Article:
Reportedly, the plans that came from a firm that no longer exists specified structural columns that were too narrow to accommodate the necessary amount of rebar to support the building. This meant that contractors had to choose between inadequately attaching floor slabs to supports or putting extra steel into columns that were too small.

Most experts weighing in on the matter chose the latter, which is a recipe for air pockets that accelerate corrosion.

In June last year, members of the NIST team investigating the partial collapse of the Champlain Towers South gave an update on their progress during a National Construction Safety Team Advisory Committee meeting.

Although the team has reportedly developed roughly two-dozen hypotheses—both publicly highlighted and others—regarding the deadly collapse, the associate lead investigator said that they have not yet determined a clear initiating event.

At the time, investigators noted that the team would begin invasive testing and preparation of physical evidence collected from the collapse site. This process will involve manipulating evidence, core drilling and cutting of specimens to collect samples, which cannot be fully accomplished in the tight confines of the NIST warehouse where it was previously stored.

Then, at the end of May this year, the Miami-Dade Police Department and National Construction Safety Team reportedly finished moving the evidence into a second warehouse, providing the team with the space necessary to extract samples of concrete and reinforcing steel from the specimens.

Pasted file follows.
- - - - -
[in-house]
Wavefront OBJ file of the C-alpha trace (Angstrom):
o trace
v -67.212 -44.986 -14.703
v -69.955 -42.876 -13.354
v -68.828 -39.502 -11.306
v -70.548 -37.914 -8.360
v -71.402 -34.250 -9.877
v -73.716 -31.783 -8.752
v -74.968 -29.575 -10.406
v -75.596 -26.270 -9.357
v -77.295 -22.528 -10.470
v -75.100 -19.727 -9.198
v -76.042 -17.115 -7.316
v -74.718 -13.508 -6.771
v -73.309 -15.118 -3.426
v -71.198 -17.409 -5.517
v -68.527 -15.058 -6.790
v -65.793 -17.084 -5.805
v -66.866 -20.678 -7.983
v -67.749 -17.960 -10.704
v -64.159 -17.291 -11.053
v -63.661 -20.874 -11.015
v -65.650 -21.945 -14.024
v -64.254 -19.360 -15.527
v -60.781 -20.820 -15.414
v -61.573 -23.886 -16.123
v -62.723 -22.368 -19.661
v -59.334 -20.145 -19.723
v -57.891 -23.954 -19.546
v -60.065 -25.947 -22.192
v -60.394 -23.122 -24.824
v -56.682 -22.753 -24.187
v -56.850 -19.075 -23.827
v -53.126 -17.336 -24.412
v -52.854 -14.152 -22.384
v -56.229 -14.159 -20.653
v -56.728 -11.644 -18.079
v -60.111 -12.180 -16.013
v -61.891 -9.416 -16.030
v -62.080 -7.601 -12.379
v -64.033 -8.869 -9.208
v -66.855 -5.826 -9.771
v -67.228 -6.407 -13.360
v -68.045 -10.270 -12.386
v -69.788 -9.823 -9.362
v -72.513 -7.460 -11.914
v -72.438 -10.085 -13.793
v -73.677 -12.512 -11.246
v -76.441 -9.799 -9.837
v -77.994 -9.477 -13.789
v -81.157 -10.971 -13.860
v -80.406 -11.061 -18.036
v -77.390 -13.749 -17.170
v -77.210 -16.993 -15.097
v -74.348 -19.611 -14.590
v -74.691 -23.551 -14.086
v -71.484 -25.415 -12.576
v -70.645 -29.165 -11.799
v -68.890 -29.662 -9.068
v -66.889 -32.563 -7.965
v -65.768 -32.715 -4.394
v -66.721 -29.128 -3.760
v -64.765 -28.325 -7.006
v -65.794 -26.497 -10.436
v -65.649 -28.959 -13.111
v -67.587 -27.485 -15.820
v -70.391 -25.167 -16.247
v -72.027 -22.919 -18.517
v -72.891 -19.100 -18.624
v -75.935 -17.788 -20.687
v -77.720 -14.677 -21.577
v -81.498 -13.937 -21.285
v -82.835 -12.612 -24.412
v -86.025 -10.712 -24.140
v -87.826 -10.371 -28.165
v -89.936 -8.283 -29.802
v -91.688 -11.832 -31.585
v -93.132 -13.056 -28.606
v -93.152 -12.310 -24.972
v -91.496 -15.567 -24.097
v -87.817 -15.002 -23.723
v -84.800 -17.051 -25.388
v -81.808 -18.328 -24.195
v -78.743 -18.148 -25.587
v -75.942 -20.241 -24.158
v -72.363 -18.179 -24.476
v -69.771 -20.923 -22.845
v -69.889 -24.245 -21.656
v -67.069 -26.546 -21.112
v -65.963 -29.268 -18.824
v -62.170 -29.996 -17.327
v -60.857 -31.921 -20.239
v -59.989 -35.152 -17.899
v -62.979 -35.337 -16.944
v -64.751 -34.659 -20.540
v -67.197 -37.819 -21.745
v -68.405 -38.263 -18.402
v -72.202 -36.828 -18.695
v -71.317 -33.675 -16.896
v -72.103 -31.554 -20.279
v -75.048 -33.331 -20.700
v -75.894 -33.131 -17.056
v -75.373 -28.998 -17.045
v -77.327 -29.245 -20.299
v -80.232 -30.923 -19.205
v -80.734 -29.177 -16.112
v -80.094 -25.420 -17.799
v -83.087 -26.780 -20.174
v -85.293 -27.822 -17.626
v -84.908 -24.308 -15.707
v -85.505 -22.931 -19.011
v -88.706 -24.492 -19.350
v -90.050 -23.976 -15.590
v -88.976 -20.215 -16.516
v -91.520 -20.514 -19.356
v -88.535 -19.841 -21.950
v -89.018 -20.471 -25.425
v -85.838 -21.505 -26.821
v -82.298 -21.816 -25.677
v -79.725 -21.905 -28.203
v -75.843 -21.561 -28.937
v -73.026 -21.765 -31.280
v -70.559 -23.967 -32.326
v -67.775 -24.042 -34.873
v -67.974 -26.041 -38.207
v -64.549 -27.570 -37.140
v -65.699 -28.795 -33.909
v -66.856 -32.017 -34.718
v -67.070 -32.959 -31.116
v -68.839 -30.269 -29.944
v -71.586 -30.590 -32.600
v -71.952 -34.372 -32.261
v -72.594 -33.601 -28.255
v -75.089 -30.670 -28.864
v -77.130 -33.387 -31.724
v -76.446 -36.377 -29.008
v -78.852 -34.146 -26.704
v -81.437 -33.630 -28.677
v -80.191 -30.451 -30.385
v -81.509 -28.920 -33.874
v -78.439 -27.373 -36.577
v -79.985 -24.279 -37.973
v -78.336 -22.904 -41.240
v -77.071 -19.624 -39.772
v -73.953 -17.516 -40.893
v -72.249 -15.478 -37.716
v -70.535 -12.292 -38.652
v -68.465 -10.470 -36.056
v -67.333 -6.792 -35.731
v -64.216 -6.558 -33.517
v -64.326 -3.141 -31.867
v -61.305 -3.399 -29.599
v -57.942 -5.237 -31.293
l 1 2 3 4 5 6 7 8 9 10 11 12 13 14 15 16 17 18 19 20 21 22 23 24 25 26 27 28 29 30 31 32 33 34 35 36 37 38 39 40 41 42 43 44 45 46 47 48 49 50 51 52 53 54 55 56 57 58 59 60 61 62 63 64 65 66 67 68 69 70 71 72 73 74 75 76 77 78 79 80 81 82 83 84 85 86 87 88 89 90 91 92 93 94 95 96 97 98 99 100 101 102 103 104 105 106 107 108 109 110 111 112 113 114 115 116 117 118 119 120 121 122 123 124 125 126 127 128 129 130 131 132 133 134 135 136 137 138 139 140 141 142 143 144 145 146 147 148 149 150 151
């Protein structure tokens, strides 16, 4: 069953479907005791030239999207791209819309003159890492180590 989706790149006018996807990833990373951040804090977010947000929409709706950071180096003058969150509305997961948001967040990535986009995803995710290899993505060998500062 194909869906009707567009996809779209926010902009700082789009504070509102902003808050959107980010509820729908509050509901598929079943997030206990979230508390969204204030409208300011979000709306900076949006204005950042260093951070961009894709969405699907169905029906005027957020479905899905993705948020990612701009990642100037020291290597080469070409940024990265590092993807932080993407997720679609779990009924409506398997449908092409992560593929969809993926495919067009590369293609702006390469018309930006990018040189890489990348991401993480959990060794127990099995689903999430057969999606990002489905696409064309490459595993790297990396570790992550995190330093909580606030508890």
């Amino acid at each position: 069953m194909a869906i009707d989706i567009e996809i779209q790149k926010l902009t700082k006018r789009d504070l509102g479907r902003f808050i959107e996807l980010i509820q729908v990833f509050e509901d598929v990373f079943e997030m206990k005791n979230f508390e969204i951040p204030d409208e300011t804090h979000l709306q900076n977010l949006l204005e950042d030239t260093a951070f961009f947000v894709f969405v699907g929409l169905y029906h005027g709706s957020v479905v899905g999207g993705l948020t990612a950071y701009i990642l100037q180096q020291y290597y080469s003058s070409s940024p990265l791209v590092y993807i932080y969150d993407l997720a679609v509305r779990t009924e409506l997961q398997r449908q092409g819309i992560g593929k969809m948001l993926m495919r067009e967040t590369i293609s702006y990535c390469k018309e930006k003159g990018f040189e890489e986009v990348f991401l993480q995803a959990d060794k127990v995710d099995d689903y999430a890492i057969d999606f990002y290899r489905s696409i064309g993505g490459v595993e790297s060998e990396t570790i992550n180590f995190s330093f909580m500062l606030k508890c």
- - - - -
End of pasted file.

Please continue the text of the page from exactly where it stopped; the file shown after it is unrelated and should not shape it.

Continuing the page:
According to the release, the “challenging” move of the more than 300 building specimens was managed by MDPD contractors and subcontractors and overseen by NIST staff. The institute also reported that no specimens were damaged and the team followed a strict chain of custody process with extensive documentation.

Then, in June, investigators provided an update, indicating that the swimming pool deck had failed to comply with building codes and led to severe strength deficiency. The NIST team reportedly found that signs of corrosion, misplaced reinforcement and the placement of heavier and additional plant containers on the deck than those in the original plans, alongside design understrength, led to “critically low margins against failure.”

The concrete was allegedly cast in a way that left it permeable to water, consequently corroding much of the steel reinforcement. Investigators also say they found that the rebar was placed improperly into the cast concrete slabs of the pool deck, leaving those sections weaker than required.